The arrest and serious charges the naval officer now faces have set tongues wagging, even though no one knows what sparked his arrest.
“I really can’t imagine a person doing that to his family because of what his family’s going to go through, I feel bad for them,” Denis said. “It’s disgusting.”
The charges suggest the security breach was “significant,” said security expert Wesley Wark.
He said the case could have been such a flagrant violation of security rules that the government felt it had no choice but to lay charges or it may have been truly a nefarious plot to share sensitive information with one of Canada’s adversaries.
More information may come to light Tuesday when Delisle is expected back in court. Crown prosecutors refused his release on bail and he is currently being held in custody.
“The big concern in recent years has been anyone’s version of Bradley Manning,” Wark said, referring to the case of the U.S. military analyst accused of a leaking classified American diplomatic cables to Wikileaks, a whistle-blowing website.
Delisle was based in Halifax, home to the Royal Canadian Navy’s east coast operations, raising questions whether information related to naval operations was involved.
The Halifax-based HMCS Charlottetown was involved in NATO operations last year off the coast of Libya as pro-democracy forces fought to end dictator Moammar Gadhafi’s regime.
“The Canadian Navy is involved in a lot of joint operations so it could be a lot of Canadian-owned or even Canadian-generated information — anything from anti-piracy operations, anti-terrorism operations to join military operations of various kinds,” Wark said.
“It could be information that does come from our allies. Could be highly sensitive signals intelligence or information about various intelligence gathering techniques.”
As for the recipients of the information, Wark said the Chinese would be the “obvious suspects . . . . They do a lot of foreign information collection.”
But he also wouldn’t rule out the Russians or even a Middle East country as the recipients of the alleged information sharing.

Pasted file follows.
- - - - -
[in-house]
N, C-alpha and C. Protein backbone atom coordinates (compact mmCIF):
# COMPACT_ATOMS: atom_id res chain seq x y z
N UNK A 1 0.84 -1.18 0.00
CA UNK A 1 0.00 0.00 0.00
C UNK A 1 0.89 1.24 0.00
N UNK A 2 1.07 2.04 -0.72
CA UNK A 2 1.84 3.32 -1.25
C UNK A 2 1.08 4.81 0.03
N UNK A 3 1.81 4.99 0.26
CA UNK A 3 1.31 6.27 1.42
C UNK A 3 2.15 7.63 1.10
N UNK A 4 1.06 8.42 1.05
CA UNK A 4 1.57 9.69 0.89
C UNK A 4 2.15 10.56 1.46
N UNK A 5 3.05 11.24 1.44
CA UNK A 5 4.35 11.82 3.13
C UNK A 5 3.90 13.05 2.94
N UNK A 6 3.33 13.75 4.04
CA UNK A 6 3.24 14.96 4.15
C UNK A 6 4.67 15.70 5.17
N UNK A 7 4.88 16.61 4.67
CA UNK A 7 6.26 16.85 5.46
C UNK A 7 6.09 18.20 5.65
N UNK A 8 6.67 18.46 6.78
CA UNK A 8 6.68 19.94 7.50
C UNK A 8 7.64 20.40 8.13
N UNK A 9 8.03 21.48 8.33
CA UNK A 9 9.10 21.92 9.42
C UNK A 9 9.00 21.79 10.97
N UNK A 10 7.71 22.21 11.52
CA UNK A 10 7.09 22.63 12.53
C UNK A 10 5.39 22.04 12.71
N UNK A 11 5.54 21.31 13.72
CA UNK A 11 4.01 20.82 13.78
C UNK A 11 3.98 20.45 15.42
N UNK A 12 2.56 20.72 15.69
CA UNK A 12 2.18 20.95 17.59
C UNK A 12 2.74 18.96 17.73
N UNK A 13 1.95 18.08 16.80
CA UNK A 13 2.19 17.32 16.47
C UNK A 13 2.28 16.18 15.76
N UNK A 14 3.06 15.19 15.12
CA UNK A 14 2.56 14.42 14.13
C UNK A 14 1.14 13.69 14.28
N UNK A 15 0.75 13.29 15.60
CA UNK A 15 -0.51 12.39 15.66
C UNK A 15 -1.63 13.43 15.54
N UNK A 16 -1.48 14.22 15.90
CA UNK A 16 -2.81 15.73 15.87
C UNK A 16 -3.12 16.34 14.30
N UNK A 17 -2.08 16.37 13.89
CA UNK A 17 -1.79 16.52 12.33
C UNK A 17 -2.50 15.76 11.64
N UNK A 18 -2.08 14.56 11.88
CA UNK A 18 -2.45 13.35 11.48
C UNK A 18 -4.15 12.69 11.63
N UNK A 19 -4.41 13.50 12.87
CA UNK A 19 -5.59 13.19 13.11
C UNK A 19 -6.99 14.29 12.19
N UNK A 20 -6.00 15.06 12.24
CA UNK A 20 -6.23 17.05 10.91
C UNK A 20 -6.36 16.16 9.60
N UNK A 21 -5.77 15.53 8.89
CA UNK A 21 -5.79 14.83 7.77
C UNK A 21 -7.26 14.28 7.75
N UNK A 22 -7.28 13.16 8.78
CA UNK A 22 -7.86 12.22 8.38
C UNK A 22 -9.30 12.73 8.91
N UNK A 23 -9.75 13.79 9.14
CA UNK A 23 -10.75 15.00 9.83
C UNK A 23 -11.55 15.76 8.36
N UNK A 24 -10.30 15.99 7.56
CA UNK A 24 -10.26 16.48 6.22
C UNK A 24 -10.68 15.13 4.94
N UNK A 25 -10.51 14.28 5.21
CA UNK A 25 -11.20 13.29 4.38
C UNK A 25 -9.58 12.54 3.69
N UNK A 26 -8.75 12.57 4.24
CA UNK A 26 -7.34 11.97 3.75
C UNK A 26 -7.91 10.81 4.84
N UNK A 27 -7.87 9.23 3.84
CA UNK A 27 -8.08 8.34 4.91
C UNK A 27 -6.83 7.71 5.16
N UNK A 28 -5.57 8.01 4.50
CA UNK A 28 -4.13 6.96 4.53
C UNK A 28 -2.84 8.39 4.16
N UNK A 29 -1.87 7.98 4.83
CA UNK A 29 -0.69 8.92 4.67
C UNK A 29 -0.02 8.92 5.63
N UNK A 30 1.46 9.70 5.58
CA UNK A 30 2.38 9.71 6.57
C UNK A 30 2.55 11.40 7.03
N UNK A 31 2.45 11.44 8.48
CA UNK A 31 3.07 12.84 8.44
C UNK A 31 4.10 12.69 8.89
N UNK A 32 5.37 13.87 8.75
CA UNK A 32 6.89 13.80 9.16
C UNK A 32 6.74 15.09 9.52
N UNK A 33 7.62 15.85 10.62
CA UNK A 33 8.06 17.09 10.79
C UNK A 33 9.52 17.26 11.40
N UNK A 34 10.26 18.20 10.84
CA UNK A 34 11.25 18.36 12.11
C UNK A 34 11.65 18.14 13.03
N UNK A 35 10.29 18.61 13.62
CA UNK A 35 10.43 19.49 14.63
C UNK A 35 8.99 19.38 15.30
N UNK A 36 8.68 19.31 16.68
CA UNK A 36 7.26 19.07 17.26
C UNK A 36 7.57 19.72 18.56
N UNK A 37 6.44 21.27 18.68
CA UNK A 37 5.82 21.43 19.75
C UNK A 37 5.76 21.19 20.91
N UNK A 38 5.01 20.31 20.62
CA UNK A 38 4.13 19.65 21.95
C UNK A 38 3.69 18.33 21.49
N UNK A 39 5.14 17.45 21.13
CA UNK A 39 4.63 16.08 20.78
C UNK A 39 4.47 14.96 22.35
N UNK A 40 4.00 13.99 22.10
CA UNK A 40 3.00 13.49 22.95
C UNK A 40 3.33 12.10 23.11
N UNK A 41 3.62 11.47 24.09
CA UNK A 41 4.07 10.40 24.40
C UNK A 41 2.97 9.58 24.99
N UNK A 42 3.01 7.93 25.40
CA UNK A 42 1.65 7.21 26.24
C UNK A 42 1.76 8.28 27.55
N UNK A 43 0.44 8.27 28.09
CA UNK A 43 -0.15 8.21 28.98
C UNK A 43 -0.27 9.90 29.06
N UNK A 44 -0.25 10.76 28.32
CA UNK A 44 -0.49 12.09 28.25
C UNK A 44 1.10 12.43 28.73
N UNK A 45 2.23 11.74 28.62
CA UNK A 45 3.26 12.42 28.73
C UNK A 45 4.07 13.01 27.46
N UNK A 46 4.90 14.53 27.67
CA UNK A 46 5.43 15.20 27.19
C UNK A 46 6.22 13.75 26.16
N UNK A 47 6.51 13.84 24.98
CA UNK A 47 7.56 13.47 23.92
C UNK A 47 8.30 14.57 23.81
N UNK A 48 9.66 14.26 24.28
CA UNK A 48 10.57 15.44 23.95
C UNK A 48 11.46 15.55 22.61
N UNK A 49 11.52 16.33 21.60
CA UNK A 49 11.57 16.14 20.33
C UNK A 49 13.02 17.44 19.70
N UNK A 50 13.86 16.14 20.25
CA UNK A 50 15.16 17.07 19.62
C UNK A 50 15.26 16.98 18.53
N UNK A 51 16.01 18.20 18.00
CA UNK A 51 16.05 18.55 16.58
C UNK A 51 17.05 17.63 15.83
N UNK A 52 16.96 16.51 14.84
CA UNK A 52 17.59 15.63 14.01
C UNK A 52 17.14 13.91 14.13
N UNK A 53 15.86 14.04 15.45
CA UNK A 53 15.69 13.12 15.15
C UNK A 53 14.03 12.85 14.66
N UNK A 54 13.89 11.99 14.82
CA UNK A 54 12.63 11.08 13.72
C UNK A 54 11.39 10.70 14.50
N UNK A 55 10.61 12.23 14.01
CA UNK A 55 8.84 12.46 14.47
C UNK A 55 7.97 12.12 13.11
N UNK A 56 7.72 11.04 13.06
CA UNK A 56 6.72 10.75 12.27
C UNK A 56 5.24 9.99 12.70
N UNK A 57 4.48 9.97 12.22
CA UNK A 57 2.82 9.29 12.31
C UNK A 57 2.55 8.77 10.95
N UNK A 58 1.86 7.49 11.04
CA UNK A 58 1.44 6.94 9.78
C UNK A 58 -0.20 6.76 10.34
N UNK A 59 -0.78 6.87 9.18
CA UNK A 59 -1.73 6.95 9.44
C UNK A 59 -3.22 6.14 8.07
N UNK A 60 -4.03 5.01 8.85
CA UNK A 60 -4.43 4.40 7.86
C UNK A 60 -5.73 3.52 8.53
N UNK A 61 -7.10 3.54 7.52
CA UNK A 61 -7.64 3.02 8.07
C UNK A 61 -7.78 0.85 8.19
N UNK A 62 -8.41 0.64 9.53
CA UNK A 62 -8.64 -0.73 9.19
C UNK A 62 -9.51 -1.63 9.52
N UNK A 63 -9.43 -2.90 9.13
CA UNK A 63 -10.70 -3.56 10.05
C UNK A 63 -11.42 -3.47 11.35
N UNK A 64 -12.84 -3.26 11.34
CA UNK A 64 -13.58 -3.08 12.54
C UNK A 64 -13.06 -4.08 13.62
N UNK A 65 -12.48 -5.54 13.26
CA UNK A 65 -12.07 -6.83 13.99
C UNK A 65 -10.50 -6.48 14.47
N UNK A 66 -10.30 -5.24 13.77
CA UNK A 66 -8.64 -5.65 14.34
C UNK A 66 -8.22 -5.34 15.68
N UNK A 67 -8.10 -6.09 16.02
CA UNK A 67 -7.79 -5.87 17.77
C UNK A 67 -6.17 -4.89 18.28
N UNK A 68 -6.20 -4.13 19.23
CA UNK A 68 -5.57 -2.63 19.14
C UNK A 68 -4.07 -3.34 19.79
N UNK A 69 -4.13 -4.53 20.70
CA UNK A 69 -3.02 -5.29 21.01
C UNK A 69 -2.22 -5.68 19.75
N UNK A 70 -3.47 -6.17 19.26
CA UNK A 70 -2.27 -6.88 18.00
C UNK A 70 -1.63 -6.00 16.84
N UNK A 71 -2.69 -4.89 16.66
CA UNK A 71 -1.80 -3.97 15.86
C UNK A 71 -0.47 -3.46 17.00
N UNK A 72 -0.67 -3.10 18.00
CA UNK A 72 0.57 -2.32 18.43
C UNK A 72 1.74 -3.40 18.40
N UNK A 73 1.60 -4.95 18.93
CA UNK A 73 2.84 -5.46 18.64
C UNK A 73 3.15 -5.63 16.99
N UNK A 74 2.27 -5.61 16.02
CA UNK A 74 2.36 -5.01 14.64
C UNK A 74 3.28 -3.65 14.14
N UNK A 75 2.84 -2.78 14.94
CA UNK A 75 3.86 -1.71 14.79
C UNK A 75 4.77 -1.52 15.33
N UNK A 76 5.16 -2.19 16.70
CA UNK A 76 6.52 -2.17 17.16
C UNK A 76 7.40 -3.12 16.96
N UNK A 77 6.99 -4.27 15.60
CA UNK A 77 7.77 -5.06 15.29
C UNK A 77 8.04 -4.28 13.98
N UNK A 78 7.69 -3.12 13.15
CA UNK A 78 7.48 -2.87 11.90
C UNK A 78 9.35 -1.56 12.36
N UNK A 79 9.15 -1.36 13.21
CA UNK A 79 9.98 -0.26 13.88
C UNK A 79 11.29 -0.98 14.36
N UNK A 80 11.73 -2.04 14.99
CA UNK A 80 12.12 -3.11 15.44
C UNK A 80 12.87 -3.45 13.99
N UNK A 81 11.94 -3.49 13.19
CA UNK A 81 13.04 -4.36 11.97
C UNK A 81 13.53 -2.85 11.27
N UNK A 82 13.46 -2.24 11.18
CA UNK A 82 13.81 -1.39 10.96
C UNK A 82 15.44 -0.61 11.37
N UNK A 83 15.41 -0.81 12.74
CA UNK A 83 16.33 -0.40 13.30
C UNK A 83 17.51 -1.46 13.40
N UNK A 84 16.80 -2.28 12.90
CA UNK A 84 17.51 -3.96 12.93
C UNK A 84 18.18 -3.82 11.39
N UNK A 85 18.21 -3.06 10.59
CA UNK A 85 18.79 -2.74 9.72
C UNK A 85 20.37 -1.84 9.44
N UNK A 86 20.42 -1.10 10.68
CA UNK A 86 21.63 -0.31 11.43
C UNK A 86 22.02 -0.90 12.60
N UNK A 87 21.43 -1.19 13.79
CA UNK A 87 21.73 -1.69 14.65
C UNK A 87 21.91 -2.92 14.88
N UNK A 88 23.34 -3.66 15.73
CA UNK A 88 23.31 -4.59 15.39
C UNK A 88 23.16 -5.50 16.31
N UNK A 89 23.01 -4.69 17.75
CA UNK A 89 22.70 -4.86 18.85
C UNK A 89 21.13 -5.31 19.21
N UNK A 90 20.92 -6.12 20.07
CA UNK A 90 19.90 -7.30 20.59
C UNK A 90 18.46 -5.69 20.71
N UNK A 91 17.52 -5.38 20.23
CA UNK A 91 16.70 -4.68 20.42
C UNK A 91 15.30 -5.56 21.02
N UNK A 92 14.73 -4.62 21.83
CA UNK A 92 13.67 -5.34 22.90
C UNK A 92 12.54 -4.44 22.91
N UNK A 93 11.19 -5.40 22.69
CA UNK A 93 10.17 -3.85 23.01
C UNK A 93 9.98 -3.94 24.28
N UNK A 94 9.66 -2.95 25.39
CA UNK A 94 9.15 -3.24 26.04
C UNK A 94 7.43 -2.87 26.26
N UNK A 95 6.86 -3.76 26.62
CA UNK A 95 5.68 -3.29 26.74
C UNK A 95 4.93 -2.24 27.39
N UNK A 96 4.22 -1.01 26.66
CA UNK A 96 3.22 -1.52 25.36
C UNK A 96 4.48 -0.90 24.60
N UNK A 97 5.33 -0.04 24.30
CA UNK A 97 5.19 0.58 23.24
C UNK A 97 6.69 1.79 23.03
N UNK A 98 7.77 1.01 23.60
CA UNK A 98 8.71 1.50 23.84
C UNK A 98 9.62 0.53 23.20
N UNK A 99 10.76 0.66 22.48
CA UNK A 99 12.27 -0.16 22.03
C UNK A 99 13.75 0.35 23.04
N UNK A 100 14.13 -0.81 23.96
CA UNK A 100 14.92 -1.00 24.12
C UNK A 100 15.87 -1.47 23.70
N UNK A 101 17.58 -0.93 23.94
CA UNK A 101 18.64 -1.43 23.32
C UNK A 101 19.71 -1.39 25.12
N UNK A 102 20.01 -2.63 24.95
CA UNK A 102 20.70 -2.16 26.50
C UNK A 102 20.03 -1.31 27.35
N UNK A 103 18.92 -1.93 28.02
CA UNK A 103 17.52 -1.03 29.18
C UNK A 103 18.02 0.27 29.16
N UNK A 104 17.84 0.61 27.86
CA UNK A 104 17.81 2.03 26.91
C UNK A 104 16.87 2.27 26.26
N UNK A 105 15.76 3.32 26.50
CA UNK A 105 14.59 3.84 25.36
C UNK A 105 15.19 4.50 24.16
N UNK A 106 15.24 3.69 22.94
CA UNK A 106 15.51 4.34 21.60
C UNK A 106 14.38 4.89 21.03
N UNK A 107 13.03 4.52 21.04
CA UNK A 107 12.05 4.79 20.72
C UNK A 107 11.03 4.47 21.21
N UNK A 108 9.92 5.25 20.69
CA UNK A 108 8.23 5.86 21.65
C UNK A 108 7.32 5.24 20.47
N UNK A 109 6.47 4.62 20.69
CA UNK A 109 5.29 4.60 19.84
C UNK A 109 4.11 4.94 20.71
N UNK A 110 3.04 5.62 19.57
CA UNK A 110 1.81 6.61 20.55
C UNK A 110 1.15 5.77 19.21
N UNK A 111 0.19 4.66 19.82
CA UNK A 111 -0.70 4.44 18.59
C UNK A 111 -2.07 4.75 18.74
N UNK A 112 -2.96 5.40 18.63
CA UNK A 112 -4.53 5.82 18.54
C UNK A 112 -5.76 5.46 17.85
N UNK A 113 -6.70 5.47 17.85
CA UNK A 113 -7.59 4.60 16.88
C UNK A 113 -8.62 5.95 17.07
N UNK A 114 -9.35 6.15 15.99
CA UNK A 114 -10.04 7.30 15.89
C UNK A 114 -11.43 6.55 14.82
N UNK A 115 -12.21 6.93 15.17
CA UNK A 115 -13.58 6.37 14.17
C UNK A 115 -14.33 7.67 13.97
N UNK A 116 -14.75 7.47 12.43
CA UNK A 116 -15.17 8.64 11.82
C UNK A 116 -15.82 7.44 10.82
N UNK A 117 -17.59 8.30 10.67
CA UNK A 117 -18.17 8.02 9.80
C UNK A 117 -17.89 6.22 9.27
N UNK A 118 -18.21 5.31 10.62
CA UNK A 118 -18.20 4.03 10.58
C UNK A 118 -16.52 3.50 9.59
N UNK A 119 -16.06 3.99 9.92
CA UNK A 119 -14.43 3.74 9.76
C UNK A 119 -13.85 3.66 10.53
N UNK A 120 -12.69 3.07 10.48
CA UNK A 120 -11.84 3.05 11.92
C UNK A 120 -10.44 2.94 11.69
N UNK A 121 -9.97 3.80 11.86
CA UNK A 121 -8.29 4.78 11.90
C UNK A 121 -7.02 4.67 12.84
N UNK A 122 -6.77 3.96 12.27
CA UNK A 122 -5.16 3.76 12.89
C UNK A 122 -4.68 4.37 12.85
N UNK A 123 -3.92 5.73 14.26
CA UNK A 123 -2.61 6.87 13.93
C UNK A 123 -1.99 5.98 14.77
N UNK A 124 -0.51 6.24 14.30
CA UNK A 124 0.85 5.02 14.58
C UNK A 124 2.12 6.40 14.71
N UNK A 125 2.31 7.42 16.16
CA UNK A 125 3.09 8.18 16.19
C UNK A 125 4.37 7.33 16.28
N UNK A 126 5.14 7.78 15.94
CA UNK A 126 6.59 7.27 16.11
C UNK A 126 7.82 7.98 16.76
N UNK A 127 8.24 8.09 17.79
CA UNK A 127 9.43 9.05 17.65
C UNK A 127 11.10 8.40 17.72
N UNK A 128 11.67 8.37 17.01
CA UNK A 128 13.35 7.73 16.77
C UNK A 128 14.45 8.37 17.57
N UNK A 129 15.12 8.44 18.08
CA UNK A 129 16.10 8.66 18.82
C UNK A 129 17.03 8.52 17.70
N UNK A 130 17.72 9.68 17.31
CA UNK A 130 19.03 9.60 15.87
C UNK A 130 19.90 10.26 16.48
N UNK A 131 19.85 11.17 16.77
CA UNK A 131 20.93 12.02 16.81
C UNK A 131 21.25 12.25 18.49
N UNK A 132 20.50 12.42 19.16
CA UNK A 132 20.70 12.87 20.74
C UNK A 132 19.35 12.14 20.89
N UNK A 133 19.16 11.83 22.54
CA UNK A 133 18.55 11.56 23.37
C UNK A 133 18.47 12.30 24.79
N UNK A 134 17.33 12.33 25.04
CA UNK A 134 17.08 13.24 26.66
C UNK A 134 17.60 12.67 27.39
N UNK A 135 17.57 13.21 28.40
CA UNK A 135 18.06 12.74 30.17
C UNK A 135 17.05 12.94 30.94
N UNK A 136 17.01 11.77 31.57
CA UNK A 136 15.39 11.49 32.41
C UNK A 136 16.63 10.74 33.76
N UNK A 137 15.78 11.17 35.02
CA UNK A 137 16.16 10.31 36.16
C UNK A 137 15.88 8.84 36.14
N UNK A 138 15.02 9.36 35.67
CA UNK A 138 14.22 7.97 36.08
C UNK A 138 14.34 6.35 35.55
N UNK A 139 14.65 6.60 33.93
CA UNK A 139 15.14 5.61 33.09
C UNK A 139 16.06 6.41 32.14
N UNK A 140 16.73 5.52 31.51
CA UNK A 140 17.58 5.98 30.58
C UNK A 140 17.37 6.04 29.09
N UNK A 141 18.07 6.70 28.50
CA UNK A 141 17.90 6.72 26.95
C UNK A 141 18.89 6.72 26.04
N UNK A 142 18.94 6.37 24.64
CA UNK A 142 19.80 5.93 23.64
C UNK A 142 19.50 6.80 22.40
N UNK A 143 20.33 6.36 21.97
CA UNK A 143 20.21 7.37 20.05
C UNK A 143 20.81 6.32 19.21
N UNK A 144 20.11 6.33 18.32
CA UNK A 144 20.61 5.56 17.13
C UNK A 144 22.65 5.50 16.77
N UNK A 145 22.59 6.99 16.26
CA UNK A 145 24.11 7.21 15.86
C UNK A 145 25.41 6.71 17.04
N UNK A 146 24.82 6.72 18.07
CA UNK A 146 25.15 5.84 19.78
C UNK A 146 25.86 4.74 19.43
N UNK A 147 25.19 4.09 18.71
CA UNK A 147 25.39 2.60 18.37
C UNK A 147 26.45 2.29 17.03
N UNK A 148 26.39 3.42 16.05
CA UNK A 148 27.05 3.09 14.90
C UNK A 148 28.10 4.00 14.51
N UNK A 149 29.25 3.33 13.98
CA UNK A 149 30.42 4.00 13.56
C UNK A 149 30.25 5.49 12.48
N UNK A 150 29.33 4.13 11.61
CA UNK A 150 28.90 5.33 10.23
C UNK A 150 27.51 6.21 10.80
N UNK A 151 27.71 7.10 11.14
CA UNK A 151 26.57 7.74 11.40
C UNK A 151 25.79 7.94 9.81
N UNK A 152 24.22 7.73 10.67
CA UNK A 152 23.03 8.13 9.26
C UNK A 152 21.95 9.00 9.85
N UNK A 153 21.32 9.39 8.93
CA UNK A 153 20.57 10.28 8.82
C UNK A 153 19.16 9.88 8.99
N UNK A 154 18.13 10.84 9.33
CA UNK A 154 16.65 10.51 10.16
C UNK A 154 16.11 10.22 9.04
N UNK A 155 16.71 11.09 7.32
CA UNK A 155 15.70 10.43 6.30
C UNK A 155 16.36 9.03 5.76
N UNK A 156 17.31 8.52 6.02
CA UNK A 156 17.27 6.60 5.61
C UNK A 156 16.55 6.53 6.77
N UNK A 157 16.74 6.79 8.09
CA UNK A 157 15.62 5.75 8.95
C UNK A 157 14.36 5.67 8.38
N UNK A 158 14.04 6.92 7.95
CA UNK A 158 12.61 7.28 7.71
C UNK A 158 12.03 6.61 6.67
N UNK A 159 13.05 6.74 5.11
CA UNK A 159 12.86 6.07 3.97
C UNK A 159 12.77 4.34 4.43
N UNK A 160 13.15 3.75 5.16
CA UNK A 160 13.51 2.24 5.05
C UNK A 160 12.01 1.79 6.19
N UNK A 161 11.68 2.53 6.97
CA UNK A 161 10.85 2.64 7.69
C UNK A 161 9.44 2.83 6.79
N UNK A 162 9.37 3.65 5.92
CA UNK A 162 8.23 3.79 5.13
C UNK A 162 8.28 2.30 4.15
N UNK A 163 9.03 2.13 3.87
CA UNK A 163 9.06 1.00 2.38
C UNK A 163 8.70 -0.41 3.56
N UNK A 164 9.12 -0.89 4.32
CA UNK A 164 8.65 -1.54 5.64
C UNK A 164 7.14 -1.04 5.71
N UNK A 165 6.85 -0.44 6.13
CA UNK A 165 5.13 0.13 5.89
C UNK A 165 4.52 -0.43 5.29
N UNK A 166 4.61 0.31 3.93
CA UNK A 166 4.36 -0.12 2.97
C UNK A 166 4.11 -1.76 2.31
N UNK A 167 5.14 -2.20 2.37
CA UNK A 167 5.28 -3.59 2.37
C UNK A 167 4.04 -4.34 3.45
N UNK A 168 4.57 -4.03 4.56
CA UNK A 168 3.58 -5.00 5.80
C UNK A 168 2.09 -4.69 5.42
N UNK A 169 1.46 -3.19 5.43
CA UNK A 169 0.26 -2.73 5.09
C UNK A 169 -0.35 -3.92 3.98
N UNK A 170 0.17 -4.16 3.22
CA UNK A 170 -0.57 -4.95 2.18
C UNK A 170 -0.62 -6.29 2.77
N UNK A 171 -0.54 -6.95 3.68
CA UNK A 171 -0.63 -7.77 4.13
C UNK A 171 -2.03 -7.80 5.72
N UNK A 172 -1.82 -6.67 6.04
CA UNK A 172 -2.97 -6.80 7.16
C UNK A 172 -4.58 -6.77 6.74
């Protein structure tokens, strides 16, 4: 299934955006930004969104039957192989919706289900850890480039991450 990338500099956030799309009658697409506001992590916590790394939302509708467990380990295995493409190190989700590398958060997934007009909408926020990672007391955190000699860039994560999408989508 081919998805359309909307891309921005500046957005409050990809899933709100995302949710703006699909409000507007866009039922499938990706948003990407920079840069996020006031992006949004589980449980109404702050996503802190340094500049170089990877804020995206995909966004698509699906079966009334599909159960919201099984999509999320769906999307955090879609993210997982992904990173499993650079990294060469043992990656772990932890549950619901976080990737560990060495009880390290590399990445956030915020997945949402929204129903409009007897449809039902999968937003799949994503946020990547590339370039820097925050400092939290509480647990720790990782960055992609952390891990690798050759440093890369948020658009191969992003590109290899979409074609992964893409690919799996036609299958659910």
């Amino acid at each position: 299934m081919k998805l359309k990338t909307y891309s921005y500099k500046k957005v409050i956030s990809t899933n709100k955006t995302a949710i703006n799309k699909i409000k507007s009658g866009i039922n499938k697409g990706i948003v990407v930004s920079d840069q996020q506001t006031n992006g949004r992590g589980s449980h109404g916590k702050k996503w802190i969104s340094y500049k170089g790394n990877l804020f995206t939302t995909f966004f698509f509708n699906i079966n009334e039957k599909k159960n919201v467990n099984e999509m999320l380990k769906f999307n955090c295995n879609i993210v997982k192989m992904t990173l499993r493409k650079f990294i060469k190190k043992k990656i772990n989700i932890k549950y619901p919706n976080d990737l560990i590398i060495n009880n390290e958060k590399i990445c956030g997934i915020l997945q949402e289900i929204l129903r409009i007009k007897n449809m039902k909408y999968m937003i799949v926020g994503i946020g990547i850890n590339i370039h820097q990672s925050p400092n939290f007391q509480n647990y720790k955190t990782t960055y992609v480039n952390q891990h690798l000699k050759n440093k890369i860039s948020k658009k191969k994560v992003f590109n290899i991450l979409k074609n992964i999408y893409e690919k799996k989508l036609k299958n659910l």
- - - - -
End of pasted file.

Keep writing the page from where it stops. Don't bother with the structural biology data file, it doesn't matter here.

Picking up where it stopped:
Fairfield CT Jan 18 2012 A Westport man has been charged with defrauding a Fairfield resident of $35,000 in a scheme to market what he said was dirt from the original Yankee Stadium.
The alleged victim reported the scam to Fairfield police last May, police said Monday.
The Fairfield man told police that he met Mark Hayward, 52, of Conte Place in Westport, in late 2008 and that Hayward had asked him to invest in a business that would market corporate gift items — a key chain encapsulating dirt from the former Yankee Stadium.
Hayward and the alleged victim agreed that the latter would invest $35,000 in the venture, in return for a 20 percent share, police said. The men reportedly planned to sell the key chains through a sporting goods store licensed to sell Yankees merchandise in New York, according to the police report.
The Fairfield resident made his $35,000 investment through a series of transactions in 2008 and 2009. Hayward told the man he had more than $1 million deposited in a Barclays Bank account in England and that he would be able to release funds back to the Fairfield resident as a return on his investment, police said.
After the Fairfield man became suspicious, Hayward supplied him with a series of letters supposedly from the bank, police said. The first letter in 2009 stated that Hayward had a hold on more than $1 million. Another letter stating that funds would become available was signed by a person the alleged victim believed to be an operations manager at Barclays Bank, police said. A subsequent letter from the bank said there would be a delay in the release of funds from the account.
The alleged victim later demanded that Hayward return his $35,000 after he began to have doubts about the deal, police said.
A police investigation determined the so-called bank letters were forgeries and that there were insufficient funds in Hayward’s account to cover the investment. Hayward’s account was, in fact, overdrawn, police said.